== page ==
Watercolour - TECHNIQUES AND TUTORIALS FOR THE COMPLETE BEGINNER
By Paul Clark
Available from the studio or click link below to go direct to buy from Amazon
Paperback: 96 pages
Publisher: GMC Publications Ltd
21 x 0.6 x 26.7 cm
Watercolour painting is an absorbing, meditative art-form that many people would like to enjoy but don't attempt to because they believe they can't paint or simply don't know where to begin. An encouraging voice and a clear, easy-to-follow approach is often all that s needed to give people the confidence to get started and keep going. That's exactly what this book provides. Paul Clark, an enthusiastic and accomplished painter who runs his own art school, explains the fundamentals in a friendly and accessible way. He shows readers what they really need in terms of tools and materials starting with a limited colour palette that can be mixed to create the vast majority of colours required. He then explains and illustrates the basic techniques, before presenting ten of his paintings that put those techniques into action. Each painting is broken down into four stages, with clear instructions and photographs for readers to follow, plus plenty of helpful tips. In addition,
there are three feature spreads that focus on particular areas of interest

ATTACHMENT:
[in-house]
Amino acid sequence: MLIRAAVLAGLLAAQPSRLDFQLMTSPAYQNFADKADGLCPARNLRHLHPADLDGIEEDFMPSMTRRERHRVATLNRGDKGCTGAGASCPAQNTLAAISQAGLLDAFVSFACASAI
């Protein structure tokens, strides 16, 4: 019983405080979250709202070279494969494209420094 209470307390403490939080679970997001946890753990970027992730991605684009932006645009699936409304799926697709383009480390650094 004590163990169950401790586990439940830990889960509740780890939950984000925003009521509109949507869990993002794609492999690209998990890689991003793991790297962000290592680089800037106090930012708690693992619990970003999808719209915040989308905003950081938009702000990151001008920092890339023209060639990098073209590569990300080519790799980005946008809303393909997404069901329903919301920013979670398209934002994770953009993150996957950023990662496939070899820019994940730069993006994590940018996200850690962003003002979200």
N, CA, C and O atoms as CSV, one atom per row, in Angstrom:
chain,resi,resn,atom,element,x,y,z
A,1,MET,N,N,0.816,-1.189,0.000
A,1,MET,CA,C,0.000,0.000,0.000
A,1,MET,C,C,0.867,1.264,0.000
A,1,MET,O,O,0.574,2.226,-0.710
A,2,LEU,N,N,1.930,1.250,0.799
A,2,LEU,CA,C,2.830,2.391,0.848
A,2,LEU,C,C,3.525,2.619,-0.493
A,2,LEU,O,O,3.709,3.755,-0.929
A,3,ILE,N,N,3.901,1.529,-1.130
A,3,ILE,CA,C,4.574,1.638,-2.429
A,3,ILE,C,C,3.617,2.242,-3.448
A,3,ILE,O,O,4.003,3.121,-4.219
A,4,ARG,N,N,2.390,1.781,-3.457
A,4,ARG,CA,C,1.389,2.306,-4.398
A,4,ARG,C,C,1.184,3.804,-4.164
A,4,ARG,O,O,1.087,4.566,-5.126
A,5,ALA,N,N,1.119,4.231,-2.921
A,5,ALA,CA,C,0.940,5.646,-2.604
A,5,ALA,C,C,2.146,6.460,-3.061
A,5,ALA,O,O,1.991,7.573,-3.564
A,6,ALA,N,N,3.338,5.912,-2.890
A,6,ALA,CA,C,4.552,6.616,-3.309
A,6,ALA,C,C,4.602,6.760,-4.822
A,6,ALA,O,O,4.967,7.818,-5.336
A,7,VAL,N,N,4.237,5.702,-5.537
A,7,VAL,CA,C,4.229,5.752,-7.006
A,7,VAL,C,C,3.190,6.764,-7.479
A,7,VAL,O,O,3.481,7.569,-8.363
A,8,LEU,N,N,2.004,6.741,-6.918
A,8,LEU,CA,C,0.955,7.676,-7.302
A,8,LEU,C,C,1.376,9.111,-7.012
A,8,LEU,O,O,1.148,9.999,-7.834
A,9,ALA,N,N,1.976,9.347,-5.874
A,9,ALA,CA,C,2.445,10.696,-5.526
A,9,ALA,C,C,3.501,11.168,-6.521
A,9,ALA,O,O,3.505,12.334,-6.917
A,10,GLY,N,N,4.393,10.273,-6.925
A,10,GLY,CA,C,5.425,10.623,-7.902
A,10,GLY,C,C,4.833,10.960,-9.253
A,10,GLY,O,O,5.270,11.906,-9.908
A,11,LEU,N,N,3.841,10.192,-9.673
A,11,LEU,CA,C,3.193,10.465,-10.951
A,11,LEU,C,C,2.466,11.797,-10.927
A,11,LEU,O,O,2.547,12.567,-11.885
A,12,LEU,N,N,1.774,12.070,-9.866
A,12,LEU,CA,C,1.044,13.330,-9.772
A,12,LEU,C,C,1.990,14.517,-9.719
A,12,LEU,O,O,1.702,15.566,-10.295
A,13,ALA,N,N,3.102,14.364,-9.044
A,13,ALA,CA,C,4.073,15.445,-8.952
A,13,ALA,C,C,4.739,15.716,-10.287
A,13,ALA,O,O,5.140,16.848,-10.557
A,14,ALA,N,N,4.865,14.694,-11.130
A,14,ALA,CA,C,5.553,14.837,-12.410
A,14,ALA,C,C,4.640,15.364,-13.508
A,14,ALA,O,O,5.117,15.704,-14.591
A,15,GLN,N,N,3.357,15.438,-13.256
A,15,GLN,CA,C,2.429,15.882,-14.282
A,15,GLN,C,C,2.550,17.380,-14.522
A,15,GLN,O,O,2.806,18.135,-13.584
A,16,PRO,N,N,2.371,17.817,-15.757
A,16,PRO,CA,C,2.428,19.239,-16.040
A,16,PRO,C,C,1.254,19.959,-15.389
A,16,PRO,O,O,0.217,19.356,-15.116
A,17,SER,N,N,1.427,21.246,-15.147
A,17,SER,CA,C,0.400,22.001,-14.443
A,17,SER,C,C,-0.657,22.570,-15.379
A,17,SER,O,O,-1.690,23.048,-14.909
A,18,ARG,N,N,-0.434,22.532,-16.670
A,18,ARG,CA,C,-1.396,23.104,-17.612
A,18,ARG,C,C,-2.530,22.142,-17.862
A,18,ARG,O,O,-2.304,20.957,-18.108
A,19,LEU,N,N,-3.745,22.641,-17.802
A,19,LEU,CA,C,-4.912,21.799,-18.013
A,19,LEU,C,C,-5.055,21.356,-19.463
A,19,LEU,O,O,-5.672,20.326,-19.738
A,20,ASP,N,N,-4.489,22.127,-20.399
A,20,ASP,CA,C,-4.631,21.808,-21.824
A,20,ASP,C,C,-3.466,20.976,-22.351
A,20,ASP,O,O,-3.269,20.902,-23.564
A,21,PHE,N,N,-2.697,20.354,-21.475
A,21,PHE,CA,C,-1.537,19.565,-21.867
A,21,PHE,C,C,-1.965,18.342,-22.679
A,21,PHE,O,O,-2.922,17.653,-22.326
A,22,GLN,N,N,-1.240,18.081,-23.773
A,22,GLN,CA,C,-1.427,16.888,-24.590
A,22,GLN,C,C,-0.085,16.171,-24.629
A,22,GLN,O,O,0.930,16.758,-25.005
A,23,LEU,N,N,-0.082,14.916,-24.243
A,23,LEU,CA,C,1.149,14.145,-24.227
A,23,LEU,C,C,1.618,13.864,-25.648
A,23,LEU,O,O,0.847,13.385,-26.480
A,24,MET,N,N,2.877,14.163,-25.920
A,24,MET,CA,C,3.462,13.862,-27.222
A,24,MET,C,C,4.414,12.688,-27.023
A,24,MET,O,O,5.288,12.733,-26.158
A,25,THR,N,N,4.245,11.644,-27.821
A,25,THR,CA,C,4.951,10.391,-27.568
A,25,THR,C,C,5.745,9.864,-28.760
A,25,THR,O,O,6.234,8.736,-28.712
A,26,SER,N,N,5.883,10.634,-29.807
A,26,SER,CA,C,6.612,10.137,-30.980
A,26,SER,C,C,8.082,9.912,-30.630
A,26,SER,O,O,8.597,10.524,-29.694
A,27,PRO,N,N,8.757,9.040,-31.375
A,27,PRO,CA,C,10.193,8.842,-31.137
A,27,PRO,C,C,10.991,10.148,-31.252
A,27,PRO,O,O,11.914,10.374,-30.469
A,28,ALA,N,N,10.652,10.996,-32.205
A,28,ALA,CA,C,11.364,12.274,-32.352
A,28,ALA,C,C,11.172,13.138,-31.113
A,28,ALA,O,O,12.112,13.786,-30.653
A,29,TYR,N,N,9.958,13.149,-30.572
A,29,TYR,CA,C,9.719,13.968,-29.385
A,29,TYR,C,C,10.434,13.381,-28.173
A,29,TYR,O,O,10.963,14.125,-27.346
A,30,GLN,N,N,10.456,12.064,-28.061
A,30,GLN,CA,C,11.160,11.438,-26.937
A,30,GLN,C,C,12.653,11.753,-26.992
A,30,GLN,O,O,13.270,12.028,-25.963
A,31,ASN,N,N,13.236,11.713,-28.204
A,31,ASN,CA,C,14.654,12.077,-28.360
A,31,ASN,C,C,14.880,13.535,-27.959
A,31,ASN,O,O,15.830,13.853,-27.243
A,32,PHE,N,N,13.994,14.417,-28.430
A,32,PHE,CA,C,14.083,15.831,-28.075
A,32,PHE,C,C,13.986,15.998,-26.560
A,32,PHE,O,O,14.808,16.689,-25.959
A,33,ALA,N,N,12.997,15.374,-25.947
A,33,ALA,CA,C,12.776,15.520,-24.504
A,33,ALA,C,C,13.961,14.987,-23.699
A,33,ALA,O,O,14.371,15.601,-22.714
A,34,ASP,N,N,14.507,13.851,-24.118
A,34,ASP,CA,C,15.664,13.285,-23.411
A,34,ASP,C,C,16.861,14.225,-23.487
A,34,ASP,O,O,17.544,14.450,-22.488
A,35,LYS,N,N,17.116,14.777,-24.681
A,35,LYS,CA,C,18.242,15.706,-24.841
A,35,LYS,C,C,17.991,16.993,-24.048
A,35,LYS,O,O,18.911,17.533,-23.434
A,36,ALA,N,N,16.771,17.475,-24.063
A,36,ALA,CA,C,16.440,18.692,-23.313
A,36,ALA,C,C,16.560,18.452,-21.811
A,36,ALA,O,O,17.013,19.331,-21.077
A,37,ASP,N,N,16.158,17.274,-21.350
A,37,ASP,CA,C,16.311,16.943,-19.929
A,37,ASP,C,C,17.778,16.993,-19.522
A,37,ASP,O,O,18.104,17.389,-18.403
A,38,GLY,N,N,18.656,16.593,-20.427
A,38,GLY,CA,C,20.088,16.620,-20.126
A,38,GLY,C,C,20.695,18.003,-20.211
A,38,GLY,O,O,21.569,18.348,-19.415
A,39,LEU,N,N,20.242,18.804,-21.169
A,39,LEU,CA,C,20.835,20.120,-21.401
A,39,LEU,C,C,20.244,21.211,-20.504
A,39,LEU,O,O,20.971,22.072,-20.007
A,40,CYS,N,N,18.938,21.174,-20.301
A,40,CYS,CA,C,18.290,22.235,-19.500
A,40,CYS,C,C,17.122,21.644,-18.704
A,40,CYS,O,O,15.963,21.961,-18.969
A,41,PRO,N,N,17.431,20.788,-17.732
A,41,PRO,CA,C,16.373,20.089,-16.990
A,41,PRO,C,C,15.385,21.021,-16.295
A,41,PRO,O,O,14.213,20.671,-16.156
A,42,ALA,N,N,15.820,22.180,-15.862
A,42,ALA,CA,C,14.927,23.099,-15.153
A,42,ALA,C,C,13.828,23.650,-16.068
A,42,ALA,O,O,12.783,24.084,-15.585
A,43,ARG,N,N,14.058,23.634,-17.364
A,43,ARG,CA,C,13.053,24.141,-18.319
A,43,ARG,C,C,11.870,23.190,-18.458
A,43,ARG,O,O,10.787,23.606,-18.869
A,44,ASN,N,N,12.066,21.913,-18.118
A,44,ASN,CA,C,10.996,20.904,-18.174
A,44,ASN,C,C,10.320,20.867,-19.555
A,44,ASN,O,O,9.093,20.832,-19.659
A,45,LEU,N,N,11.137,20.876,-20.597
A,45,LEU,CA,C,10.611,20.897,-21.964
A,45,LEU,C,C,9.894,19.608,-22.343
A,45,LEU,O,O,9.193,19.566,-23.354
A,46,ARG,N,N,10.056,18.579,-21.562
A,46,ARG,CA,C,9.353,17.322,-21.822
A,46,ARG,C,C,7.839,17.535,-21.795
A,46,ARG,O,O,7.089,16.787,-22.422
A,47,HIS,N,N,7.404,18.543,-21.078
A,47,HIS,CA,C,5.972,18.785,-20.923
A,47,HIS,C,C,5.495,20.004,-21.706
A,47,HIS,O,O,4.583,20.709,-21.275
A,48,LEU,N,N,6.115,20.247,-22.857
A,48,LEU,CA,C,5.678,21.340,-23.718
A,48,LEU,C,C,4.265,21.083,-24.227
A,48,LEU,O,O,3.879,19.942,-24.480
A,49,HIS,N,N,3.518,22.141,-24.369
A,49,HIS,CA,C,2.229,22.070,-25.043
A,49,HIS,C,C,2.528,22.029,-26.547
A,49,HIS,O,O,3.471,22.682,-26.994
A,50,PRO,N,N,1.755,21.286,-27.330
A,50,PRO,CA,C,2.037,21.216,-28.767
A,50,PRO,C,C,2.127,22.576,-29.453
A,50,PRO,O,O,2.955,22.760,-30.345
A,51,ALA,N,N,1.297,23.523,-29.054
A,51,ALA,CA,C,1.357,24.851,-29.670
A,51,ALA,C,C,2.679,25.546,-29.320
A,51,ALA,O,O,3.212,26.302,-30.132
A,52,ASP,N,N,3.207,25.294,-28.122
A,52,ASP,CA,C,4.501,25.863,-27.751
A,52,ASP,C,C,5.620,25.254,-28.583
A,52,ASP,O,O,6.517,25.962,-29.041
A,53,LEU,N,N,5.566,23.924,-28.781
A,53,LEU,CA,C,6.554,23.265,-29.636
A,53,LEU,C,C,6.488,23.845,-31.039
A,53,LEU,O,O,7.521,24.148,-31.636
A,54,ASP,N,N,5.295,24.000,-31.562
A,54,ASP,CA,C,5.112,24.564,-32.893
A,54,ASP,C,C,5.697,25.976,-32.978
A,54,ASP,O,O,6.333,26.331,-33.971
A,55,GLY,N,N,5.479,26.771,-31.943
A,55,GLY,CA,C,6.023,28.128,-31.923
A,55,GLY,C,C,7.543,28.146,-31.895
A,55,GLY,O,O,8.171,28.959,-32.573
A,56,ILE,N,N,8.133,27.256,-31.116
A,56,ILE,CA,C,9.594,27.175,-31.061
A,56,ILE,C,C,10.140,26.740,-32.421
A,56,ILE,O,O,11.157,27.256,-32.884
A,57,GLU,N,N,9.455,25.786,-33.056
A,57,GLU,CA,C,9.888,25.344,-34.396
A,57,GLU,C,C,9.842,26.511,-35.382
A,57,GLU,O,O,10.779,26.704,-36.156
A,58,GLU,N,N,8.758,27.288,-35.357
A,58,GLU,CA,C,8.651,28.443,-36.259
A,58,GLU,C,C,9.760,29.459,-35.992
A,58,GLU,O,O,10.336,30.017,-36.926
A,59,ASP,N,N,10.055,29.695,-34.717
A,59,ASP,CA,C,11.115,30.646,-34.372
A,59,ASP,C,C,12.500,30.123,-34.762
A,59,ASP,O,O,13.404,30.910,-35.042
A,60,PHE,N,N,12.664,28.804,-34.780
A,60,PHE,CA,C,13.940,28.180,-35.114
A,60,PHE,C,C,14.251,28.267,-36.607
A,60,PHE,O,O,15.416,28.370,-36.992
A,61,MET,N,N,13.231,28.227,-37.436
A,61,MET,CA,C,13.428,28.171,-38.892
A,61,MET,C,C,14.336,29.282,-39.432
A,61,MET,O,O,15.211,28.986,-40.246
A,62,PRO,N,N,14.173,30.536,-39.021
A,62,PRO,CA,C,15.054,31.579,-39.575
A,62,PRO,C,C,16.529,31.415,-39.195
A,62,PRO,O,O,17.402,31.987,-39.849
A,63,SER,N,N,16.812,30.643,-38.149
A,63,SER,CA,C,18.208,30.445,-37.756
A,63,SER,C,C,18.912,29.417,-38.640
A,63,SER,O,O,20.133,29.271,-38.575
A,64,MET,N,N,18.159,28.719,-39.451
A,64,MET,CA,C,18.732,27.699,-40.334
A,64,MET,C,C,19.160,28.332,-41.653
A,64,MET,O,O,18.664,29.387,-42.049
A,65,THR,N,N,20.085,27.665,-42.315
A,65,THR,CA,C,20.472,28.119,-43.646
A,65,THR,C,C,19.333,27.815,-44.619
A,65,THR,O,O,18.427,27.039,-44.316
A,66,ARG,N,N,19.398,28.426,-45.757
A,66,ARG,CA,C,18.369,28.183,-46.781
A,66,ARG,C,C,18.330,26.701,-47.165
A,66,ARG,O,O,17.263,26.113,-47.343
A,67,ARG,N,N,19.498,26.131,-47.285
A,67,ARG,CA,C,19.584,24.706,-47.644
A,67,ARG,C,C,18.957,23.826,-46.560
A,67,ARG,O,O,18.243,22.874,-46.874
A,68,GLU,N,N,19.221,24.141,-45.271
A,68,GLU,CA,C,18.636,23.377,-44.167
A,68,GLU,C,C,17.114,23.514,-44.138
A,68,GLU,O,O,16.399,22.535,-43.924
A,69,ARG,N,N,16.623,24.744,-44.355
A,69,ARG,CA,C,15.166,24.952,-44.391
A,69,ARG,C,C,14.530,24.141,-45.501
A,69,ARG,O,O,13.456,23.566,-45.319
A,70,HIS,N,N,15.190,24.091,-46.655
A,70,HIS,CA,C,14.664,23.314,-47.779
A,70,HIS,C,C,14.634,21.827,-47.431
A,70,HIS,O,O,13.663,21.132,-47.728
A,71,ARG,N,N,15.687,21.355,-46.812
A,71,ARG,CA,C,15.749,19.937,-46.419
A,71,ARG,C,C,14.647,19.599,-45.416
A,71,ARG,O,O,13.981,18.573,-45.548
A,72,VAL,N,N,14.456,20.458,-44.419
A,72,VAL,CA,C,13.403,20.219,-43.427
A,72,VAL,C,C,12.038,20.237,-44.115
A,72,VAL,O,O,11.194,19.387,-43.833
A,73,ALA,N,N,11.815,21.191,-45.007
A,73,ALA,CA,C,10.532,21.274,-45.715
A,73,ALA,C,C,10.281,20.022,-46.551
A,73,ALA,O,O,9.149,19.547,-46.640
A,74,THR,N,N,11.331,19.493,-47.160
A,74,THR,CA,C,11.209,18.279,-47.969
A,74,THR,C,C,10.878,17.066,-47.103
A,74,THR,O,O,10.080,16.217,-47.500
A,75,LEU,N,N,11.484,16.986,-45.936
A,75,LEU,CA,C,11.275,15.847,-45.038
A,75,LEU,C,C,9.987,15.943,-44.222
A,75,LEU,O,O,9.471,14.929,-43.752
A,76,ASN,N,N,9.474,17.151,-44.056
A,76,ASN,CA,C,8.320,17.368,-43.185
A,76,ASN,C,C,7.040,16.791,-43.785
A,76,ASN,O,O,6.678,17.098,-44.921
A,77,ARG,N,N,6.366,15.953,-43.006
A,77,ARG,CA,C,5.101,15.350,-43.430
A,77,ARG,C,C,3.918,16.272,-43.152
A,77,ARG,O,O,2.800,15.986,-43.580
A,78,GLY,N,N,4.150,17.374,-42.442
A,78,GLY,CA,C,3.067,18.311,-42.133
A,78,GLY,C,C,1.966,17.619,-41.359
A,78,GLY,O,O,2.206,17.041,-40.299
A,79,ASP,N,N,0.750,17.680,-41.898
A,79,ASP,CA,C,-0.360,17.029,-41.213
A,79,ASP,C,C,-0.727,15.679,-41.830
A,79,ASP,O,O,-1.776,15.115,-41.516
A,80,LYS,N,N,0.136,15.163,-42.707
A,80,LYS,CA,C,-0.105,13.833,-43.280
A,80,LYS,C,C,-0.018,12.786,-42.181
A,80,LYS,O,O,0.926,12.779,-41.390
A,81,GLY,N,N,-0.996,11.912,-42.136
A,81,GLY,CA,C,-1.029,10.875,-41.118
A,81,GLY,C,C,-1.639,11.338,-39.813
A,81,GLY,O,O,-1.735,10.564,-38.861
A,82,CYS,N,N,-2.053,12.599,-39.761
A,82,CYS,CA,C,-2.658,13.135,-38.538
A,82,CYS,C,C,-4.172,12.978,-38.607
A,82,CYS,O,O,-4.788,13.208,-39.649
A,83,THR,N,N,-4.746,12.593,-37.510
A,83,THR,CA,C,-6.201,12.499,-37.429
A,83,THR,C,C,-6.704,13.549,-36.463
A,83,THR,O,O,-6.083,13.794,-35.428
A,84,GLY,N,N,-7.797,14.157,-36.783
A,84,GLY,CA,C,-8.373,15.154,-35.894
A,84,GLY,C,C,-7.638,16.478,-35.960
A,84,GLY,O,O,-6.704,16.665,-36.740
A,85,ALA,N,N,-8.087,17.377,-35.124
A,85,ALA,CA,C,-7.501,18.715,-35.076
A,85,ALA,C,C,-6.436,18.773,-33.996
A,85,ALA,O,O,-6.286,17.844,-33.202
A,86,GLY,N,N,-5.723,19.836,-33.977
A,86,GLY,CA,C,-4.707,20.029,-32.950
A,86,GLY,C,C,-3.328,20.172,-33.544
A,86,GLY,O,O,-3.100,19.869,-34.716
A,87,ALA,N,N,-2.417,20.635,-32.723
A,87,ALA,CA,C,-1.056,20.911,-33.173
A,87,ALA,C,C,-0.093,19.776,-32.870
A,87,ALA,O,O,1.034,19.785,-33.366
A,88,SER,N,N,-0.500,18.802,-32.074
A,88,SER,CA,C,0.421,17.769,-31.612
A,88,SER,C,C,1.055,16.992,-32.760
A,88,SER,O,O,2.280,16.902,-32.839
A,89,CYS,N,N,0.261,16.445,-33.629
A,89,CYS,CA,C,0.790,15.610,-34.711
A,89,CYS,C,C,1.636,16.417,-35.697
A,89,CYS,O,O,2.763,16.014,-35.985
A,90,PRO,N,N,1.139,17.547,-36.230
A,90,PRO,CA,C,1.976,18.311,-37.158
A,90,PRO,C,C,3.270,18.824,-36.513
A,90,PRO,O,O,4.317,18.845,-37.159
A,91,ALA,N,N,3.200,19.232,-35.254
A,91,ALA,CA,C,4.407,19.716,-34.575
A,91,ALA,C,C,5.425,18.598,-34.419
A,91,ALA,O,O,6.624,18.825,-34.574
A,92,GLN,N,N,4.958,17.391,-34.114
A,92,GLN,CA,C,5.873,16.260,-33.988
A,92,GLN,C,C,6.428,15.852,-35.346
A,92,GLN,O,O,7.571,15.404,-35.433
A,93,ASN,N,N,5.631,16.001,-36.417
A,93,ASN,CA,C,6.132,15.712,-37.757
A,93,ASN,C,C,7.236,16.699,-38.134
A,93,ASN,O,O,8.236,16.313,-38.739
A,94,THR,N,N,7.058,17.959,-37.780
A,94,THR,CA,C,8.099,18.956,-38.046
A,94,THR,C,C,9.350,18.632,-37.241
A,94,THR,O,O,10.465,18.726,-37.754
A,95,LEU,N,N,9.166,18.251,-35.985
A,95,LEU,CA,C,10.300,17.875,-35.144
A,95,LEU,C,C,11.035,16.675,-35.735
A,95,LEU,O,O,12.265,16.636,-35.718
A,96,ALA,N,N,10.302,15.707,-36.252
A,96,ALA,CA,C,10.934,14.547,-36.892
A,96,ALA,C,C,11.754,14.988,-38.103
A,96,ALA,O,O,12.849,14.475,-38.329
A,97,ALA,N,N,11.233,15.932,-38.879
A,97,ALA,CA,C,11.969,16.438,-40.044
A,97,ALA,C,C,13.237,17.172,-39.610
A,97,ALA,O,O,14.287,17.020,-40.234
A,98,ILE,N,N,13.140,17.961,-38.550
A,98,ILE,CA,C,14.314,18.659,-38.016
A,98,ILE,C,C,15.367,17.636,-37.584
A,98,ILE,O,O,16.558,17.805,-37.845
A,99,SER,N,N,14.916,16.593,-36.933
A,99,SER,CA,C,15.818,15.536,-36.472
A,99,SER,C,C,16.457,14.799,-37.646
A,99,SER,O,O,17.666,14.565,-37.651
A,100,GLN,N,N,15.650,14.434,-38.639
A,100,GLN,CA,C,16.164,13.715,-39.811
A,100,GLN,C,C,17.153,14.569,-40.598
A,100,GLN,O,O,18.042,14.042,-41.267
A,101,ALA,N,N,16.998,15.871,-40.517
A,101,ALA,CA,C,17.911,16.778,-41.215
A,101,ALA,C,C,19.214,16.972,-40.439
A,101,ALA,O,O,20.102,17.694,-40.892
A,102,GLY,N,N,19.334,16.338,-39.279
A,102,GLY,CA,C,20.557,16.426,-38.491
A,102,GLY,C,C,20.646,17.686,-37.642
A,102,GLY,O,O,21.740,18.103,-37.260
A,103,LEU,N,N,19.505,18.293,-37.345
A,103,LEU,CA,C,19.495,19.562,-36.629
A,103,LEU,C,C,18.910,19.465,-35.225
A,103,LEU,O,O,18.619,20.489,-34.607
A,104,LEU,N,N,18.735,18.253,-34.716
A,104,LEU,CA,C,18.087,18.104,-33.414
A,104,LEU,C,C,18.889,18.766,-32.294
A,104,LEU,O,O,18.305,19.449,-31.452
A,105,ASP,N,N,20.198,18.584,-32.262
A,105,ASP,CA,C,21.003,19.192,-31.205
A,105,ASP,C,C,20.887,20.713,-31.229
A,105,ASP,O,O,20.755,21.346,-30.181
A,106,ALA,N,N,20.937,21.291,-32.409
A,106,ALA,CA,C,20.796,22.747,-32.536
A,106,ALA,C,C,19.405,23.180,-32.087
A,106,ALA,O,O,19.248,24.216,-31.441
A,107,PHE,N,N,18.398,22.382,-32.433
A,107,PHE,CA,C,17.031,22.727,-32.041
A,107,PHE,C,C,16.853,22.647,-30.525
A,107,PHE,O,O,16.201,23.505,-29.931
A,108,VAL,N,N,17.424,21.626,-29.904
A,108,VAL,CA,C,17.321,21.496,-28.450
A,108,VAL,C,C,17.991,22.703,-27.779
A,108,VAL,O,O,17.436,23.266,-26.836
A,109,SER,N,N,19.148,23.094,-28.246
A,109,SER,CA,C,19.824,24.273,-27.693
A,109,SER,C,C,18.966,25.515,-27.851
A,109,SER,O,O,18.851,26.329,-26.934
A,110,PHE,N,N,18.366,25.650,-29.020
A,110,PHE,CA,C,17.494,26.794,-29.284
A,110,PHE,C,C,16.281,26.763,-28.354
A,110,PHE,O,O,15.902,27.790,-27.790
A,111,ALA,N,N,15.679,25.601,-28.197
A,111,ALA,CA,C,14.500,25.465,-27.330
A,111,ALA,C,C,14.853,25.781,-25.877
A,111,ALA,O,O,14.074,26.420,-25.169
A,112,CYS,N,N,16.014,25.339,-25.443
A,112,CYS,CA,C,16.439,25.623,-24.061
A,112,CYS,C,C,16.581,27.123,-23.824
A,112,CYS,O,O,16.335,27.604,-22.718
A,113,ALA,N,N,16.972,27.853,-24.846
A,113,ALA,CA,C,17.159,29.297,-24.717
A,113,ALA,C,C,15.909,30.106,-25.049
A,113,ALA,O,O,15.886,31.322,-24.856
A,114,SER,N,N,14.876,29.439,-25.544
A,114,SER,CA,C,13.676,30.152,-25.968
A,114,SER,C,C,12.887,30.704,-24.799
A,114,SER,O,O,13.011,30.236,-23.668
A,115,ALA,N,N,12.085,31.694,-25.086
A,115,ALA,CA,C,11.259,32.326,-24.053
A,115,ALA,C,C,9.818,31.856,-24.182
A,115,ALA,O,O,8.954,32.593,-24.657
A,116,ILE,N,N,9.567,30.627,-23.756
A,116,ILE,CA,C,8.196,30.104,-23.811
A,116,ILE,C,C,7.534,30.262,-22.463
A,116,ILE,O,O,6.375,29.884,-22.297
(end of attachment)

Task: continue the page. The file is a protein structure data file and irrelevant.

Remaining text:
for the beginner.
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There’s a lot to like about this straightforward, patient and thorough guide. I might take slight issue with the idea of it being for “the complete beginner”. In truth, I think a little facility with the medium would probably help, although the explanations are simple and concise and certainly won’t blind you with terminology.
Paul explains materials, the basics of colour theory and technical matters such as brushstrokes and washes in short paragraphs and simple illustrations that are completely to the point. He even manages to cover perspective pretty adequately in just two pages. No, this isn’t exhaustive but, if you’ve been put off by some of the whole books dedicated to the subject, this one might be worth the cover price for that topic alone.
The rest of the book is devoted to a series of demonstrations, many of which I think the complete tyro might struggle with. Inevitably, the results are complex and the use of washes and wet-in-wet could well seem daunting. Paul has a facility with the medium that makes for excellent results and his clear explanations will probably make you think that following him is worth the effort, though.
The range of subjects covered is impressive and this is entirely teaching by example. There are buildings, landscapes, birds, still lifes, trees and clouds as well as handy hints on figures, skies, flowers and much more. If you’re serious about learning watercolour, this is a guide that should keep you satisfied for quite a long time and one which, in spite of the somewhat virtuoso illustrations, you won’t lose patience with.